Americans have fallen for the ticker tape. We watch our portfolios, happily or nervously. We know there were a few bad apples at Enron and World Com, but we also know: * The advent of mutual funds, low-cost brokerages, and the Internet has meant that the stock market is now more transparent, honest, and accessible to the small investor than ever before; * 401(k)s give the individual responsibility and control over their retirement savings, and that makes us more responsible citizens; * Federal deficits are bad for the economy, especially, somehow, when they're linked to social spending; and * Controlling inflation is the most important task of our economic policy.
But as economist Ellen Frank shows us, what we know is wrong. Over the past twenty years, Americans have been fed a mash of confusing financial and economic information. This information has distorted popular understanding of how the economy really operates and camouflaged the transformation of economic policy from a tool for improving the living standards of all to a tool for securing the perquisites of those with financial wealth.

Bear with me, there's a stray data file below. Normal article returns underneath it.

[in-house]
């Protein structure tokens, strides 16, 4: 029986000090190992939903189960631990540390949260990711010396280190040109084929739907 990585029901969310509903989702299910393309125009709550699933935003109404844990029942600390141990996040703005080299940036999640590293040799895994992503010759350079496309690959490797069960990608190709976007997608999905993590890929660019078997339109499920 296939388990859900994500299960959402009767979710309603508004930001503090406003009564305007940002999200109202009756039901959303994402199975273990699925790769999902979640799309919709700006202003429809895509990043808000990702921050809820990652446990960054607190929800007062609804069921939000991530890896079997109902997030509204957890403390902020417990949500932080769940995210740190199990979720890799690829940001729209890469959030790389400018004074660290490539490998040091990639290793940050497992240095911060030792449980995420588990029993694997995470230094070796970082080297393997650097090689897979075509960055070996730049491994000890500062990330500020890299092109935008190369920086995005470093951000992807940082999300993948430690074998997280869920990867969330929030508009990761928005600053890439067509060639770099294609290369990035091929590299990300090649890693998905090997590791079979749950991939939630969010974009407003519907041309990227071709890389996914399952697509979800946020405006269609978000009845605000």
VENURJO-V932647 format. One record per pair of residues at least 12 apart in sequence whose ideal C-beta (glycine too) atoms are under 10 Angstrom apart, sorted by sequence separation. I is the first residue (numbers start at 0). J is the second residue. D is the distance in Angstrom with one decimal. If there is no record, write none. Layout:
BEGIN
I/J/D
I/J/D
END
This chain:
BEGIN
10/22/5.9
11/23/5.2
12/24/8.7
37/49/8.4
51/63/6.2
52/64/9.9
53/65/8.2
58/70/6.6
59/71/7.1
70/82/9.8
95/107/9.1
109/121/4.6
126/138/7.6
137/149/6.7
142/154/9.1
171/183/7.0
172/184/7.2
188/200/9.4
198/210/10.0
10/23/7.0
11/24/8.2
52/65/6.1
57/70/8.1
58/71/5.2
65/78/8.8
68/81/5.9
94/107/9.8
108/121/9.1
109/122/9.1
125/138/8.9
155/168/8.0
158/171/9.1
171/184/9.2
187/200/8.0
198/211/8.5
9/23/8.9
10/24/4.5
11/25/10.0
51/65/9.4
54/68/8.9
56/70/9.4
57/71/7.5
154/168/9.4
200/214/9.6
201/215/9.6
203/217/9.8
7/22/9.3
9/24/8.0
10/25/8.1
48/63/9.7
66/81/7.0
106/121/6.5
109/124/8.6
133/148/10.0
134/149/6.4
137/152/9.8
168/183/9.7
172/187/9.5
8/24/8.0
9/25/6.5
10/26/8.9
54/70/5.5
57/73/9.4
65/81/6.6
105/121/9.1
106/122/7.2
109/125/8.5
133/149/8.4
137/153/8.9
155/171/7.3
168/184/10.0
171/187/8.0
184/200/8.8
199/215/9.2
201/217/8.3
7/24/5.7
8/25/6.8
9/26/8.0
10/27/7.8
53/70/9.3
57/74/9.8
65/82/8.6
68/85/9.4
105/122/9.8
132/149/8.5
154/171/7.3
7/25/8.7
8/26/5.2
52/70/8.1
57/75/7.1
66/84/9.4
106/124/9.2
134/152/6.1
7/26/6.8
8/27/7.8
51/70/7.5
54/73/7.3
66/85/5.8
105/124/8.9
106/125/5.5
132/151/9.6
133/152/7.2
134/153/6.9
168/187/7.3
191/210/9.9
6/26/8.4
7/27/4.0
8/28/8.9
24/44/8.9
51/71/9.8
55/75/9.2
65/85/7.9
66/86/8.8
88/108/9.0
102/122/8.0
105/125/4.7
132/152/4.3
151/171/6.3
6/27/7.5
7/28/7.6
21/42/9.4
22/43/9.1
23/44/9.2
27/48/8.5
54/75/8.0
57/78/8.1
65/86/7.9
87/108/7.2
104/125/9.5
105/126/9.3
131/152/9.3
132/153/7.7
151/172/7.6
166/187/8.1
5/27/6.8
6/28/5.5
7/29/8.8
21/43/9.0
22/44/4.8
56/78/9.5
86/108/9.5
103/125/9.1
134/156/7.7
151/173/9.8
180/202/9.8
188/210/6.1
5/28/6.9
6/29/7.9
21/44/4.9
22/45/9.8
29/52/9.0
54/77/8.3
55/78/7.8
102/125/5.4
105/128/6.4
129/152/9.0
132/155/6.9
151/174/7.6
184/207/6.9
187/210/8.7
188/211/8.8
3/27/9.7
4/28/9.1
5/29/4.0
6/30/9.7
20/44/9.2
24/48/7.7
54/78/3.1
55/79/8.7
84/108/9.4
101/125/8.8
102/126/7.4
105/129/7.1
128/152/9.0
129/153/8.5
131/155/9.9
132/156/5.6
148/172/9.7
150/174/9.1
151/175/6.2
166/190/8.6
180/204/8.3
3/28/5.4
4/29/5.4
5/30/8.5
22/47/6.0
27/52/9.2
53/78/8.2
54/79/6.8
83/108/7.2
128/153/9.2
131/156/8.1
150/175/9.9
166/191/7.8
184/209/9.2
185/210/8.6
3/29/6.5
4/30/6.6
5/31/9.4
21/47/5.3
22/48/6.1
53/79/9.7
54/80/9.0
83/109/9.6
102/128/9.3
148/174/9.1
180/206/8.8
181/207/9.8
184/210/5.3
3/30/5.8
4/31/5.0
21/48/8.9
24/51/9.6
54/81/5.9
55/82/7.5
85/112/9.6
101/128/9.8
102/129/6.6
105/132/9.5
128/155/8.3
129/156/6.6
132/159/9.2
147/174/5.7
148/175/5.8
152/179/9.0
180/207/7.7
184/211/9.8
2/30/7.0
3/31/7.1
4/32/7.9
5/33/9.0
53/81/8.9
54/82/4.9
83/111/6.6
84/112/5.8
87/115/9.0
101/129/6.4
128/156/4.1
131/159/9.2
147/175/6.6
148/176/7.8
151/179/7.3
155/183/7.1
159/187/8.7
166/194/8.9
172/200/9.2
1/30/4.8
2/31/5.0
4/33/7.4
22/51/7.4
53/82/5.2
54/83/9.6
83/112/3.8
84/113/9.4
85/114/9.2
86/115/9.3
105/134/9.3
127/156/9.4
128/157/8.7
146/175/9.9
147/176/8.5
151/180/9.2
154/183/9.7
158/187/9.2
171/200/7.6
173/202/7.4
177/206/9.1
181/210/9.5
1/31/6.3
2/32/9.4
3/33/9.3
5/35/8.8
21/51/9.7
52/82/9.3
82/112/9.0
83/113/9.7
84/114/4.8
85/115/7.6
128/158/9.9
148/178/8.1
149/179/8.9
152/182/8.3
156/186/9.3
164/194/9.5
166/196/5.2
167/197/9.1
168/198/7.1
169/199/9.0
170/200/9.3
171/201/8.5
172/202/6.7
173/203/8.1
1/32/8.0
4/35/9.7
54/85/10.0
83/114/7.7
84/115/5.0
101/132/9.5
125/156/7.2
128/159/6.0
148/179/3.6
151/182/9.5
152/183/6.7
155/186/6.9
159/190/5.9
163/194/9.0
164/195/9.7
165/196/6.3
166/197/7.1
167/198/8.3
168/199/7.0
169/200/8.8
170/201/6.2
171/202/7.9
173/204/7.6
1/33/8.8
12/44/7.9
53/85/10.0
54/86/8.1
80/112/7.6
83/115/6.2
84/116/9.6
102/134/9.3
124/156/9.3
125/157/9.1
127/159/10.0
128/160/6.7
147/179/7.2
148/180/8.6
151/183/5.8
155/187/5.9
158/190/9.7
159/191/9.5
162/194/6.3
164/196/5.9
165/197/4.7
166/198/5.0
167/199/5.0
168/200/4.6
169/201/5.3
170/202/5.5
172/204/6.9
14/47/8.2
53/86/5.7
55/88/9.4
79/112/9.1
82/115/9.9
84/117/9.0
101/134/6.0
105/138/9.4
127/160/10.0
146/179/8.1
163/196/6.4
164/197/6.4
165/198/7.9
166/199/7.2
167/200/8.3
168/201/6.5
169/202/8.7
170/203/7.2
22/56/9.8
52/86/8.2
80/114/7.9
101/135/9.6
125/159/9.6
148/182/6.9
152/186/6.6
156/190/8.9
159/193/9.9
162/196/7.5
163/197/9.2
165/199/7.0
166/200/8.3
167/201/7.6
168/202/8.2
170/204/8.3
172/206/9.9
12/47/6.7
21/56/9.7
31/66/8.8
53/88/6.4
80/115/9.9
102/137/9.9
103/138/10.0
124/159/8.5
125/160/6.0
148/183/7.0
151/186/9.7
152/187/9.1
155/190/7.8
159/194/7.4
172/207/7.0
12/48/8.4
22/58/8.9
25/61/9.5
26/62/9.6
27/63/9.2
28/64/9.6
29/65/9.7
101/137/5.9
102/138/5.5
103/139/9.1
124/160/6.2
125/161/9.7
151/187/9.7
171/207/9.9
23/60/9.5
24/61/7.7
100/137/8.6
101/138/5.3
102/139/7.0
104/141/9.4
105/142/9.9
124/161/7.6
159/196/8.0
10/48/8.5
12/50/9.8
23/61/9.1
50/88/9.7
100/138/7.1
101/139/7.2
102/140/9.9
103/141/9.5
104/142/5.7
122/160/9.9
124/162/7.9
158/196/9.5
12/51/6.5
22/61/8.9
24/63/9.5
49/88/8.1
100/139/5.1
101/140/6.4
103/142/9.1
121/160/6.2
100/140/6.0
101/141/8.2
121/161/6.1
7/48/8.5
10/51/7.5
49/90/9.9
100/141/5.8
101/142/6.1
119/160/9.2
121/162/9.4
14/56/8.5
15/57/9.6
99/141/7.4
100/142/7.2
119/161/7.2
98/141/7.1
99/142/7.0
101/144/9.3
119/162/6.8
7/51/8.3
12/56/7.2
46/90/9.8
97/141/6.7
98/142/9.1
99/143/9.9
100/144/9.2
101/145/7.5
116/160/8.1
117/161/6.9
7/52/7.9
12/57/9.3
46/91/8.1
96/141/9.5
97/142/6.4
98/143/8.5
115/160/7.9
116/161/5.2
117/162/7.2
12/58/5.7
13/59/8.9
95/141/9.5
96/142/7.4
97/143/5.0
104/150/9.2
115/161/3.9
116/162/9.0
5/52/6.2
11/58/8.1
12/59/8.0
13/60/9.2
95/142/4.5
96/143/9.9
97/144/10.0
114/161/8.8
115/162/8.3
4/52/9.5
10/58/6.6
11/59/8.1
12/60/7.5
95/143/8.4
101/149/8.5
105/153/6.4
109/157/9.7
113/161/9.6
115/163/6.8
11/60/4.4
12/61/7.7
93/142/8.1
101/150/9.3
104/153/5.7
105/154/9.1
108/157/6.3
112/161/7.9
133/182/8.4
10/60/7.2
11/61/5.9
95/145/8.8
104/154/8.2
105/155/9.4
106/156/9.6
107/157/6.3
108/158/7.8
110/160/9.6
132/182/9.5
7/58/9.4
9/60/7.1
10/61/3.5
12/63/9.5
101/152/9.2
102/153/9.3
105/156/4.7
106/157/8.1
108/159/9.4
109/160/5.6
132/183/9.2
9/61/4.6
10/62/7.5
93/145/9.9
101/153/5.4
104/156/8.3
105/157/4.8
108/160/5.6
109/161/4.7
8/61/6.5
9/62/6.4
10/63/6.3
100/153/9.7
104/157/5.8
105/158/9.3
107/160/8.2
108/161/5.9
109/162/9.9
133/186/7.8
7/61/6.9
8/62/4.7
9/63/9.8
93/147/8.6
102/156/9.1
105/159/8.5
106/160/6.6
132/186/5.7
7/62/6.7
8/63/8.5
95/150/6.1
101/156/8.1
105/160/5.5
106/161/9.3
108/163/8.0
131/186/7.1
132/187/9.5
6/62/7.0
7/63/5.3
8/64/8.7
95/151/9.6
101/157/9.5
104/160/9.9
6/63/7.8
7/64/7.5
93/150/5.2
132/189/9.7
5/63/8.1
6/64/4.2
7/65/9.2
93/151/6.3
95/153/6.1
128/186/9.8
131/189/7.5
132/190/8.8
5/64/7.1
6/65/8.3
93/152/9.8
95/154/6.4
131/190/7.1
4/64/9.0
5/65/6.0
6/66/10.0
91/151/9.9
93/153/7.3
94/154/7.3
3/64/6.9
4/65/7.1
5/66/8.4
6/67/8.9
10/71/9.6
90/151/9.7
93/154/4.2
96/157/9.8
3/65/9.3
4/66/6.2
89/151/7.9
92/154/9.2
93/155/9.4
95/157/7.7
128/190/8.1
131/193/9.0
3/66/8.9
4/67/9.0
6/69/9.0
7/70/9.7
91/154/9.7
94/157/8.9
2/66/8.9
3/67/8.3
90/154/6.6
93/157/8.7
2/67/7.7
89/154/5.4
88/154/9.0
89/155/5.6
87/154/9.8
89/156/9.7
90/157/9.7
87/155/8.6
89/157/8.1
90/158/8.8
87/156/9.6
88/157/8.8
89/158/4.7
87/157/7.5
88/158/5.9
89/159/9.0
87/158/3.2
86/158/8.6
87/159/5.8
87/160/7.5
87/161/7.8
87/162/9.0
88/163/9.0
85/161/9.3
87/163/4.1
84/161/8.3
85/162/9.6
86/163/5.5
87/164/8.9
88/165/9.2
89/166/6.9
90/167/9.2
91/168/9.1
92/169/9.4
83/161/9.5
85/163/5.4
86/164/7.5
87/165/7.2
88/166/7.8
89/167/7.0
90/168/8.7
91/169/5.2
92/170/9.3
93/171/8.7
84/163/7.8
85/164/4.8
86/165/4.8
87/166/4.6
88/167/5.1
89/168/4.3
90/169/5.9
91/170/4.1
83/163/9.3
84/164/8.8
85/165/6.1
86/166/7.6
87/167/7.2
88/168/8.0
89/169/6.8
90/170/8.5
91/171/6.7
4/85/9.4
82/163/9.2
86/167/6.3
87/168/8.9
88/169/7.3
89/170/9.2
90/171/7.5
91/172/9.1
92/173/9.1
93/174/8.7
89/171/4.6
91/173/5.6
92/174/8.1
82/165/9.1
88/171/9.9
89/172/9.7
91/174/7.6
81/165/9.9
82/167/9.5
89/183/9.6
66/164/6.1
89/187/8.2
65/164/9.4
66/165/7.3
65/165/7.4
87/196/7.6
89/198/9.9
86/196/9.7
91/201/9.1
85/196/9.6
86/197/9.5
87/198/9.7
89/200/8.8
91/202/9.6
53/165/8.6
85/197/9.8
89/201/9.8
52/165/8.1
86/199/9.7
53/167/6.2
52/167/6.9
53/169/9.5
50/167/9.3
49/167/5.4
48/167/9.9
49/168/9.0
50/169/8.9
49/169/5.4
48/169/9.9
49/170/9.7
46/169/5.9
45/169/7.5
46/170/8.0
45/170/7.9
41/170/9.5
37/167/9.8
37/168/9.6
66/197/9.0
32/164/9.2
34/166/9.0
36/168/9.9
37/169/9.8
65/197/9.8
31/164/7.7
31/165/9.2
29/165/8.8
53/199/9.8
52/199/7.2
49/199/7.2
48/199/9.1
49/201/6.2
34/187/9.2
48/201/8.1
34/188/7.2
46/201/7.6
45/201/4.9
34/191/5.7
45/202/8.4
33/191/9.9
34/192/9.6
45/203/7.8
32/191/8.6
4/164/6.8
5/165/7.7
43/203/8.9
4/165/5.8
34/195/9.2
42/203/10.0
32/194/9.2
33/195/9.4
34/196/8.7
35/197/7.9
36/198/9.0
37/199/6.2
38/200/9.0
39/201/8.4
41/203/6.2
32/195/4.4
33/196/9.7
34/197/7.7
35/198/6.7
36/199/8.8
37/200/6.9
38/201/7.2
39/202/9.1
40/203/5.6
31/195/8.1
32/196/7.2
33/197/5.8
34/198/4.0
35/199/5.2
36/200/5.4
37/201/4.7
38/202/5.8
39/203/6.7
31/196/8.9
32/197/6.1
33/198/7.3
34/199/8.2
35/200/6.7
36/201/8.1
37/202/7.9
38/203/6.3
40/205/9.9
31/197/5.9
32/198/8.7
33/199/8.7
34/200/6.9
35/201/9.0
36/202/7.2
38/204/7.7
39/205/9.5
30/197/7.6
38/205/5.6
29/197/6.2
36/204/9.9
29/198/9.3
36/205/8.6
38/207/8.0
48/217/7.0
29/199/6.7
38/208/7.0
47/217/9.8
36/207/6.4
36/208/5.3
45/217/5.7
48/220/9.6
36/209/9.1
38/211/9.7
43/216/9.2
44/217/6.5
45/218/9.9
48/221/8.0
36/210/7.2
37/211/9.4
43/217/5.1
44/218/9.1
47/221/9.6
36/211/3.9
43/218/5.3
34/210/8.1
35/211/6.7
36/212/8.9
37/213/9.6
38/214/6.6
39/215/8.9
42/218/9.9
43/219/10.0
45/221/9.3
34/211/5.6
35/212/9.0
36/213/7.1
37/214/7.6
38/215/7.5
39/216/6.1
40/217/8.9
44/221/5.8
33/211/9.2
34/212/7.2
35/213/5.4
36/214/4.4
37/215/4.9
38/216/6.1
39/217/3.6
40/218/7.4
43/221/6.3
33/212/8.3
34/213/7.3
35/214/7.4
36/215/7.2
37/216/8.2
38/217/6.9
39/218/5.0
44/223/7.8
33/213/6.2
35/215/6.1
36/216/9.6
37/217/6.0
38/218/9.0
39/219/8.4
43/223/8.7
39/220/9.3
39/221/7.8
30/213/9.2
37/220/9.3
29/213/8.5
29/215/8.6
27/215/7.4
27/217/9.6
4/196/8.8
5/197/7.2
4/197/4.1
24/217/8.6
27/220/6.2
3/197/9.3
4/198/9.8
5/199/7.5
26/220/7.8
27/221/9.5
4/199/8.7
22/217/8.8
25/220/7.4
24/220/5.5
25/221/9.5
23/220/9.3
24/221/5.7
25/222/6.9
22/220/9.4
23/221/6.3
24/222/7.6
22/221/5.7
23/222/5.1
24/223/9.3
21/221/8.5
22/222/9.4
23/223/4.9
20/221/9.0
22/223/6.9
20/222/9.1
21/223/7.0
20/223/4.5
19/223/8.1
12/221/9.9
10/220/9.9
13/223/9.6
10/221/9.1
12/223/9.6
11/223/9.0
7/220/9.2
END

From the Hardcover edition.
Ellen Frank has put her finger on a serious problem: the deliberate use of economic jargon to confuse and mislead. In The Raw Deal she shows how concepts such as inflation, deficits, saving and productivity have come to serve as weapons of mass distraction, obstructing debate over vital concerns such as full employment and high wages. This lucid, accessible book is a great corrective; everyone should read it.--James K. Galbraith, author of Created Unequal: The Crisis in American Pay
"Ellen Frank is a dangerous character: a serious economist who writes clearly and cares about social justice. The Raw Deal is an engaging and passionate attack on the right-wing nostrums that have passed for economic wisdom in the U.S. over the past generation."--Robert Pollin, author of Contours of Descent: U.S. Economic Fractures and the Landscape of Global Austerity and codirector of the Political Economy Research Institure (PERI) at the University of Massachusetts Amherst